Two Important Things You Must Know Before Buying a Foreclosed Property

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Buying a foreclosed home can be bittersweet.  If you are not careful you stand to face a great deal of financial risk, not to mention the frustration of wanting and pursuing a home that could be lost to you in the end if precautionary measures are not taken. These steps can and will protect you from unforeseen circumstances that have often come back to bite less-than-careful buyers of foreclosed home.

A Good Deal Can Come At a Steep Price If You’re Not Careful

For all the satisfaction of getting that great deal on a foreclosed home, the single most frustrating thing about buying foreclosures is the inability to communicate directly with the seller.  The purchase of a home is usually the largest financial transaction in many people’s lives and the fear of the unknown should definitely not be a factor.

In normal sales important details must be revealed by sellers through a formal disclosure statement.  The homeowners must divulge any and all information about the home that can impact the buyers’ decision, especially aspects that can affect the property’s value or desirability.  In fact, in many states it is illegal to conceal major defects whether structural or cosmetic, prior to sale.

With foreclosed properties the disclosure statement is extremely limited so the prospect of learning significant financial or personal safety risks in advance is imminent.  Property transactions should not involve a lot of guesswork unless you are able to invest in the property and manage issues that may come up later.


The amount of money saved on a foreclosed home is worth the extra expense you will have to incur to make sure your dream home is a reality.  Hire an experienced inspector or licensed general contractor that can investigate all aspects of the home in advance.  By weeding out any potential problems ahead of time, you will be able to make an informed decision about the purchase rather than signing the dotted line in the dark.  Major problems such as plumbing and electrical issues, foundation concerns or roof leaks will be investigated and other potential pitfalls that could cost you a sizable amount in the long run will be mentioned.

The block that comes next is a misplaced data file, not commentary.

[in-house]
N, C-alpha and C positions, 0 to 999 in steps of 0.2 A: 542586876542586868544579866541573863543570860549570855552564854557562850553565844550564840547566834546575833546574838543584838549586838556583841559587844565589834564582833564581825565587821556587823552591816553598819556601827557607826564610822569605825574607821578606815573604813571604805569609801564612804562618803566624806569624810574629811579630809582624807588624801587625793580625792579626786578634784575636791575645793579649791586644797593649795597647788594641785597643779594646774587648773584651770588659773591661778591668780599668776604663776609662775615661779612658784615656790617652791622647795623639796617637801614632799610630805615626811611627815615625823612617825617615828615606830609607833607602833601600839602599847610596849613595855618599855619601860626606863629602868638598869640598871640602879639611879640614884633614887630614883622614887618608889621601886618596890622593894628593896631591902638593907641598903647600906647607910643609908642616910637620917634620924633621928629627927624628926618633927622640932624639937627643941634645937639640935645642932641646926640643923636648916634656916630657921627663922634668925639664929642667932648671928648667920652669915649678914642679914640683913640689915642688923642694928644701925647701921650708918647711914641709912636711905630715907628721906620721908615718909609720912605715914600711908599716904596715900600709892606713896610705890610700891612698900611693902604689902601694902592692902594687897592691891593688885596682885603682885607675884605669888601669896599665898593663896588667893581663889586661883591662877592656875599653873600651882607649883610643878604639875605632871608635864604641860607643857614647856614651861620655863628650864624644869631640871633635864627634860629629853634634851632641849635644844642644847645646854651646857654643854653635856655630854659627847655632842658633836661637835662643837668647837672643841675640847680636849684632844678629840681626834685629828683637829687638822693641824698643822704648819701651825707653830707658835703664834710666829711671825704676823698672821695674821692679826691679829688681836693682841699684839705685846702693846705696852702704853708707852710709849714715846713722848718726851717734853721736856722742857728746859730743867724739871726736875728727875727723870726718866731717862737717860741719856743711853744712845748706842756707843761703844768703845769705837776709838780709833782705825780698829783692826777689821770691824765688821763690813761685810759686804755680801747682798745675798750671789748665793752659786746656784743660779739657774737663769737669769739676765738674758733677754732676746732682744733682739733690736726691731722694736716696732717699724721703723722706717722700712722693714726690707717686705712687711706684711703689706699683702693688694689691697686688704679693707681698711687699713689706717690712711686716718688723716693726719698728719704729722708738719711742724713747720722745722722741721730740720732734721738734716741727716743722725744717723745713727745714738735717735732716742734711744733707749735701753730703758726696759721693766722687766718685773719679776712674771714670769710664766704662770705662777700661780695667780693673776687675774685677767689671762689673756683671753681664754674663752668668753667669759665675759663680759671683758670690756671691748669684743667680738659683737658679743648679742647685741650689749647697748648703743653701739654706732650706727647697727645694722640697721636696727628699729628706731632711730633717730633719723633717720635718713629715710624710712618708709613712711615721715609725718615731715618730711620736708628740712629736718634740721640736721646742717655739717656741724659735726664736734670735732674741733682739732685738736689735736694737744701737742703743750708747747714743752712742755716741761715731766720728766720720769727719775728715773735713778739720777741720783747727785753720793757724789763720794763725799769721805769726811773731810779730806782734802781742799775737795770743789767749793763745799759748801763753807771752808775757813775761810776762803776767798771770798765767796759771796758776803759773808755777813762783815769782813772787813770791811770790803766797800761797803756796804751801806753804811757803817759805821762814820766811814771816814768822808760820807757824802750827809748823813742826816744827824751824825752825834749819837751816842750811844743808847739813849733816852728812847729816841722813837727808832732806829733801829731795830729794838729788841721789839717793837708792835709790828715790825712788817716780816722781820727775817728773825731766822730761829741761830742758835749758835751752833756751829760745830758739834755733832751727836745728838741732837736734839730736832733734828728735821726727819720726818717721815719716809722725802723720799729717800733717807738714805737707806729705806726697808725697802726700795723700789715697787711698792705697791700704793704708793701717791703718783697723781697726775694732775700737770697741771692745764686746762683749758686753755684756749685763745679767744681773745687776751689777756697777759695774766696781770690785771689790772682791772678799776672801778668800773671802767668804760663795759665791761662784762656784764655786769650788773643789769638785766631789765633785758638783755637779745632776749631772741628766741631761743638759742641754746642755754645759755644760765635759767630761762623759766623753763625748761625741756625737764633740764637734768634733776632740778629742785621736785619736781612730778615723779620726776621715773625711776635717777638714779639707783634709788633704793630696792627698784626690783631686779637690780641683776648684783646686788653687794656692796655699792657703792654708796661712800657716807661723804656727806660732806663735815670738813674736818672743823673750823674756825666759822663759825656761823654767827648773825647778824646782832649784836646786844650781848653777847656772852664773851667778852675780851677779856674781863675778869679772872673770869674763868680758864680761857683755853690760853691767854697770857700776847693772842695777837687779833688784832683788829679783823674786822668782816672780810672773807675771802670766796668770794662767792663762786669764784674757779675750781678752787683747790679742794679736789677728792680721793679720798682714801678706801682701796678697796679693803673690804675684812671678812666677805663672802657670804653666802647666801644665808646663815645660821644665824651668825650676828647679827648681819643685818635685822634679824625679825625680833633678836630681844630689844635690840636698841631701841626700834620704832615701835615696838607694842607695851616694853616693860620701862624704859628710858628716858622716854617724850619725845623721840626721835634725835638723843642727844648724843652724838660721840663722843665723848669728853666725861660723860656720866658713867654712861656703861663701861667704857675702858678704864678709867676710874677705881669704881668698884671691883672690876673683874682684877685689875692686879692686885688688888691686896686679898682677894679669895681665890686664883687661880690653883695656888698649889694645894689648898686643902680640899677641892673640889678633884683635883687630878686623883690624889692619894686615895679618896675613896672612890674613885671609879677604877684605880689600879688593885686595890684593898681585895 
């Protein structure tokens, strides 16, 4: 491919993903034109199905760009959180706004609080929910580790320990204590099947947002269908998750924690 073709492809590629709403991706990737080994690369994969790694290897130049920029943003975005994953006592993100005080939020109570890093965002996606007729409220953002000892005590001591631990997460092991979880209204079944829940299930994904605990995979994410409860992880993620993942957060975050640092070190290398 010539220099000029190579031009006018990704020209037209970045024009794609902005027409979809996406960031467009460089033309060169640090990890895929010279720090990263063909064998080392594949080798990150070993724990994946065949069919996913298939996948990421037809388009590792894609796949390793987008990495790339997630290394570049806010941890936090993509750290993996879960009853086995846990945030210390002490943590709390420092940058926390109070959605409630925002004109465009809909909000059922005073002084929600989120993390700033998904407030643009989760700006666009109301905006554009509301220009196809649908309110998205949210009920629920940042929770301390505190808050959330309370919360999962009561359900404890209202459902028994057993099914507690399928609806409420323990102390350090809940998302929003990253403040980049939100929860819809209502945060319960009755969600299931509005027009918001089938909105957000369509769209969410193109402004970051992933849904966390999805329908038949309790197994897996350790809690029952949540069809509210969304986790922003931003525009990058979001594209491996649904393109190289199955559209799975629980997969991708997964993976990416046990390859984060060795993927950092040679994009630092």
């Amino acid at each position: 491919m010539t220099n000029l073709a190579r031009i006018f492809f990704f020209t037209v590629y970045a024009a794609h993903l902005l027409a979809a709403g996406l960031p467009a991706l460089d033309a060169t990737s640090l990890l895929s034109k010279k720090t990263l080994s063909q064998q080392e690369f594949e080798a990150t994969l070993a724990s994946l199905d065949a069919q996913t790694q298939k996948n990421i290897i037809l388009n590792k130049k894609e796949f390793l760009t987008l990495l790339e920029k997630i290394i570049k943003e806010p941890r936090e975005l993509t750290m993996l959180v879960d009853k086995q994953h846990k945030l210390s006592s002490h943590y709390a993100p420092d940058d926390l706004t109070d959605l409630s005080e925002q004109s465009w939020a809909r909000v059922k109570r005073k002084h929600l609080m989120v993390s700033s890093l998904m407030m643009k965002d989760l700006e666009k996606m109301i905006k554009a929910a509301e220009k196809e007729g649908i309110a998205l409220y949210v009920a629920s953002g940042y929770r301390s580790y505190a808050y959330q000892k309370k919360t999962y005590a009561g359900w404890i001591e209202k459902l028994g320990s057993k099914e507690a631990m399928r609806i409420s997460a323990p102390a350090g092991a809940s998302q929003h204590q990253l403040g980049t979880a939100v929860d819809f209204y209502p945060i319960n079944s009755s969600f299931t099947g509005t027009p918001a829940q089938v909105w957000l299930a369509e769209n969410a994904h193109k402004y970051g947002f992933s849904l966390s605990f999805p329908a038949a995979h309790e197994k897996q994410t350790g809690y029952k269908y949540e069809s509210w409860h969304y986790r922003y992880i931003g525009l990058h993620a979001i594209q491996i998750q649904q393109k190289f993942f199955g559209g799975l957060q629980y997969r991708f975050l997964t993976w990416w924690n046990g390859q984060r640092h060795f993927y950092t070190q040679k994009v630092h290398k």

Since most lenders require a home inspection to take place prior to financing you may be able to utilize the same inspection results by choosing an inspector recommended by your bank.  Though most home inspections average about $300-$350 the cost can go up depending on the size and complexity of the home.  One of the biggest mistakes many buyers commit is to opt for less expensive inspectors with murky credentials or none at all.

Make Sure You Are In the Clear Before Saying “Yes!”

Like with any major financial transaction, there are many steps to take when finalizing the process.  One important step is drawing up a title policy as per the bank’s requirements.  Especially in light of recent tightening of lender practices banks are being extra cautious when processing mortgages.  Sometimes they will require that the title policy be done using a company located outside the local area.  It is essential that you follow through all possible scenarios when confirming the title is free and clear of all liens and/or encumbrances otherwise you risk delaying the transaction while waiting to clear up any mishaps.  You could also potentially lose the sale if the title is not verifiably free and clear.

After your title company has come up with the title policy for your foreclosed home, it’s a good idea to check with a local lien company and request a preliminary report on the property.  This allows a more interactive investigation of the title’s condition as opposed to an out-of-town company doing the legwork. Any outstanding liens that may not have shown up on the out of town title company’s report may appear on the prelim report from the local (second opinion) title company.
Foreclosures are a great way to get a great house without breaking the bank – and if you play your cards right, there is no reason why there can’t be smooth sailing throughout the process.  With just these two important precautionary measures, you can save years of grief and thousands of dollars of pocket pain – all worth it at the end of the day when you live in your dream home at a fraction of the cost of a conventional sale.